Let me say right off the bat: I hate cable television. I hate most of the content, I hate the presentation (from the crap cable boxes) and I especially hate the cost. I cancelled all but the very basic cable a few weeks back and I haven’t missed it — except for television in high definition (HD).
But Apple appeared to solve that problem several weeks ago when it added HD shows in addition to bringing back content from NBC. The only thing stopping me from getting an Apple TV was that I hadn’t had time to go to the Apple store. Today, Apple is charging ahead with even more shows in HD, including programming from ABC, CBS, Fox and more NBC shows. So I should be absolutely thrilled right?
While exploring the iTunes store following the announcement. I started looking at the prices. While $2.99 for an HD show seems reasonable when a standard show is $1.99, selling a season pass for most of these shows for between $50 and $60 is ridiculous. Yes, I know $3 times twenty or so shows in a season is $60, but there definitely should be a substantial discount if you buy the pass.
I thought cable with HD was bad when it cost me about $110 a month — season passes for just two shows in HD on iTunes would cost me more! And I wouldn’t even get all the other crap that comes with cable like Spike TV. Which again, to be clear, I don’t want, but would give me much more for my money.
Yes, I know, shows on iTunes don’t have commercials. But that’s why God invented the digital video recorder (DVR).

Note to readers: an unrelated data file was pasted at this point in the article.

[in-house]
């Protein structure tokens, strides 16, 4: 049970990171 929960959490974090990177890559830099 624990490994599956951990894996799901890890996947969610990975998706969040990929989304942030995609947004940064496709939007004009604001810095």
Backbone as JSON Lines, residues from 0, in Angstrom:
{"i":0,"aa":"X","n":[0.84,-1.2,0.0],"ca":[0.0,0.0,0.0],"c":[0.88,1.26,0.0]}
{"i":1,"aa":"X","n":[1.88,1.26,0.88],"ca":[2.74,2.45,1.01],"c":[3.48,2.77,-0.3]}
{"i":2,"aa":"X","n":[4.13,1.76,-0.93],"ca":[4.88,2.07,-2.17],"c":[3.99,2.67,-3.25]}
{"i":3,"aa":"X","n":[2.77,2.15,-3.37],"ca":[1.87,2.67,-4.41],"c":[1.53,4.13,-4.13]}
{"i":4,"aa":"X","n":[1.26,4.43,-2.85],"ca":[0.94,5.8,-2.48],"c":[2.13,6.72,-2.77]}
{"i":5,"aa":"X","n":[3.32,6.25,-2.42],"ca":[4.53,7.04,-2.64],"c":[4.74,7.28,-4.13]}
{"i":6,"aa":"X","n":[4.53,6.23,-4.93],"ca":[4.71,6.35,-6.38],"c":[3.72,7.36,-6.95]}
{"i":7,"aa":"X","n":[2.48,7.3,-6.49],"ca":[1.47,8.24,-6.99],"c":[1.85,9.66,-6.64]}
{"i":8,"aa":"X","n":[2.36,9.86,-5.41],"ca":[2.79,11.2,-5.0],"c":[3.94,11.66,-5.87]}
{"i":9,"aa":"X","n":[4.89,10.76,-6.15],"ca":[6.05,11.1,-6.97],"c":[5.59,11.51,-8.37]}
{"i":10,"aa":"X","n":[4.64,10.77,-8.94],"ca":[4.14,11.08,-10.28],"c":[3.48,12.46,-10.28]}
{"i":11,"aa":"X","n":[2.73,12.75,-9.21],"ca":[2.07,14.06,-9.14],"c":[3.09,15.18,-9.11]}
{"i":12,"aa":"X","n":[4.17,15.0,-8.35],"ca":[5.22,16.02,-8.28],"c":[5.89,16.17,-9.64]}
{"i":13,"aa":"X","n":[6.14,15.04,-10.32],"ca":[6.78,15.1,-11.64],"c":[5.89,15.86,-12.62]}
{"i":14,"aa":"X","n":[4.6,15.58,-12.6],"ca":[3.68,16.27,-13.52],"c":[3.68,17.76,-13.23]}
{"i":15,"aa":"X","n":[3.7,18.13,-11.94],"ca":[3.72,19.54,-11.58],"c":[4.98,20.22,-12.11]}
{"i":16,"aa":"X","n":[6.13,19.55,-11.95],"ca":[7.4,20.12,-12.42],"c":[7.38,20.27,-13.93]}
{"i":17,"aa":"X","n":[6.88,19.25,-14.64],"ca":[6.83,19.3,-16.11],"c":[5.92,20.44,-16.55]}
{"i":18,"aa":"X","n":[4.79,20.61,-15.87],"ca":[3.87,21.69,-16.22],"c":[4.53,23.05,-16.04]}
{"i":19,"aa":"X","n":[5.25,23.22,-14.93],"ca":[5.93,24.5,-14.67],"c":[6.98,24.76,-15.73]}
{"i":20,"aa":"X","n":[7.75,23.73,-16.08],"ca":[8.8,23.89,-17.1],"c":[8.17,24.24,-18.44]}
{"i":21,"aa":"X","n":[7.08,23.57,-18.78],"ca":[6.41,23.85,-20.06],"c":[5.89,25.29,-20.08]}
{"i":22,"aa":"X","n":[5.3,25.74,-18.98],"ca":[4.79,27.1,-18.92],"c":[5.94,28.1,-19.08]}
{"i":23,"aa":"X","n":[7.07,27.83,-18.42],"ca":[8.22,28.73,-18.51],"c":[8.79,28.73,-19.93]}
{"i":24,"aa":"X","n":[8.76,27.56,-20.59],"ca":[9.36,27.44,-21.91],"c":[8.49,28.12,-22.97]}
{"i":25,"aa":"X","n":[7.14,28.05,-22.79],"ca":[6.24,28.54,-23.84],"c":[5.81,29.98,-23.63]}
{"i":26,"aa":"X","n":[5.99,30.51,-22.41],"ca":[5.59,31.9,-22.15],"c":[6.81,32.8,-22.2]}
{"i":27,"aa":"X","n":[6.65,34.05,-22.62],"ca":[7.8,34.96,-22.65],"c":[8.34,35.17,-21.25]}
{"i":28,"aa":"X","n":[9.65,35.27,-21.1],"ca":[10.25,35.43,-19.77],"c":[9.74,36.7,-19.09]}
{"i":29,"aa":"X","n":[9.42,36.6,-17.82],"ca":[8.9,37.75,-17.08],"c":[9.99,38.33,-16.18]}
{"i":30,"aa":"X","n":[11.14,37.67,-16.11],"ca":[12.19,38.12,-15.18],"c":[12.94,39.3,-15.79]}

And yes, bought through iTunes, I would own them. But do I really want to own most of them? No.
Shows in HD on iTunes aren’t even top-notch HD (and some would argue they’re not HD at all). Just look at one compared to a Blu-ray disc. There’s no contest which is better.
In fact, I’m not even sure I can see that HD iTunes content is any better than DVD-quality. So why are DVDs of these shows significantly cheaper than buying even the standard definition versions on iTunes? After all, with no packaging costs, you’d think iTunes could serve them up cheaper.
I’m guessing it isn’t really iTunes’ fault, I’m sure once again Hollywood is pushing for these exorbitant costs. After all, iTunes has been fighting the music industry for years to keep costs of music low, and I can’t see why their desire would be different with television. For them it’s not a huge money maker, just a way to drive hardware (in this case iPods and Apple TVs) sales.
So Hollywood can push away and keep the prices that high. I didn’t need too much of a nudge to find a site with torrents.
VentureBeat and marketing technology analyst David Raab are working on a new Marketing Automation usage and ROI study
. If you currently use a marketing automation system, help us out by answering the survey.
If you do, we'll share the resulting data with you.